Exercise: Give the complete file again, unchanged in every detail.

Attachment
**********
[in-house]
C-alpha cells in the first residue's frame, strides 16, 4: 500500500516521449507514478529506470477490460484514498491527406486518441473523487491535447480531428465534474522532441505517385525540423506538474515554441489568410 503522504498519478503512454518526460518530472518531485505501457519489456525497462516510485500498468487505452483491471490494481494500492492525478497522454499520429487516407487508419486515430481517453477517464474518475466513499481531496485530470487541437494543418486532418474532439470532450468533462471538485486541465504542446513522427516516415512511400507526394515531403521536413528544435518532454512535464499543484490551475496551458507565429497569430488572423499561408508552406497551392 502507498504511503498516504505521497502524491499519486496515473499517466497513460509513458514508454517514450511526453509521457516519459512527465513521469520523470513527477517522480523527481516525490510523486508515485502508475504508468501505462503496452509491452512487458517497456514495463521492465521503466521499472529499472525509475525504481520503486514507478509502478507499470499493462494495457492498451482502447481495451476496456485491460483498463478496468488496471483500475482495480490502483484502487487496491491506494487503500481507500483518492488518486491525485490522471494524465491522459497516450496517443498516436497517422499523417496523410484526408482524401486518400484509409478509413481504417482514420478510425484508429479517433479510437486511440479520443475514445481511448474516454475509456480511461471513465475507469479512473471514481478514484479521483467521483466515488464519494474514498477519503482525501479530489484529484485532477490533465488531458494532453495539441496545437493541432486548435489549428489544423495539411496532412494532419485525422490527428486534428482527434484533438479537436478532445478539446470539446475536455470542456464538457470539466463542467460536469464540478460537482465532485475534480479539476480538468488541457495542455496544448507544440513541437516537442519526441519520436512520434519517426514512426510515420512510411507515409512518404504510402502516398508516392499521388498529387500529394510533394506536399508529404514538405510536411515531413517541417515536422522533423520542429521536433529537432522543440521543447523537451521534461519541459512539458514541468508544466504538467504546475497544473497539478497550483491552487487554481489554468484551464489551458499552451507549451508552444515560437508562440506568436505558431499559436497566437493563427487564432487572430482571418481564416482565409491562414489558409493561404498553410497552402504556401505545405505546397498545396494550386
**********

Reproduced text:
[in-house]
C-alpha cells in the first residue's frame, strides 16, 4: 500500500516521449507514478529506470477490460484514498491527406486518441473523487491535447480531428465534474522532441505517385525540423506538474515554441489568410 503522504498519478503512454518526460518530472518531485505501457519489456525497462516510485500498468487505452483491471490494481494500492492525478497522454499520429487516407487508419486515430481517453477517464474518475466513499481531496485530470487541437494543418486532418474532439470532450468533462471538485486541465504542446513522427516516415512511400507526394515531403521536413528544435518532454512535464499543484490551475496551458507565429497569430488572423499561408508552406497551392 502507498504511503498516504505521497502524491499519486496515473499517466497513460509513458514508454517514450511526453509521457516519459512527465513521469520523470513527477517522480523527481516525490510523486508515485502508475504508468501505462503496452509491452512487458517497456514495463521492465521503466521499472529499472525509475525504481520503486514507478509502478507499470499493462494495457492498451482502447481495451476496456485491460483498463478496468488496471483500475482495480490502483484502487487496491491506494487503500481507500483518492488518486491525485490522471494524465491522459497516450496517443498516436497517422499523417496523410484526408482524401486518400484509409478509413481504417482514420478510425484508429479517433479510437486511440479520443475514445481511448474516454475509456480511461471513465475507469479512473471514481478514484479521483467521483466515488464519494474514498477519503482525501479530489484529484485532477490533465488531458494532453495539441496545437493541432486548435489549428489544423495539411496532412494532419485525422490527428486534428482527434484533438479537436478532445478539446470539446475536455470542456464538457470539466463542467460536469464540478460537482465532485475534480479539476480538468488541457495542455496544448507544440513541437516537442519526441519520436512520434519517426514512426510515420512510411507515409512518404504510402502516398508516392499521388498529387500529394510533394506536399508529404514538405510536411515531413517541417515536422522533423520542429521536433529537432522543440521543447523537451521534461519541459512539458514541468508544466504538467504546475497544473497539478497550483491552487487554481489554468484551464489551458499552451507549451508552444515560437508562440506568436505558431499559436497566437493563427487564432487572430482571418481564416482565409491562414489558409493561404498553410497552402504556401505545405505546397498545396494550386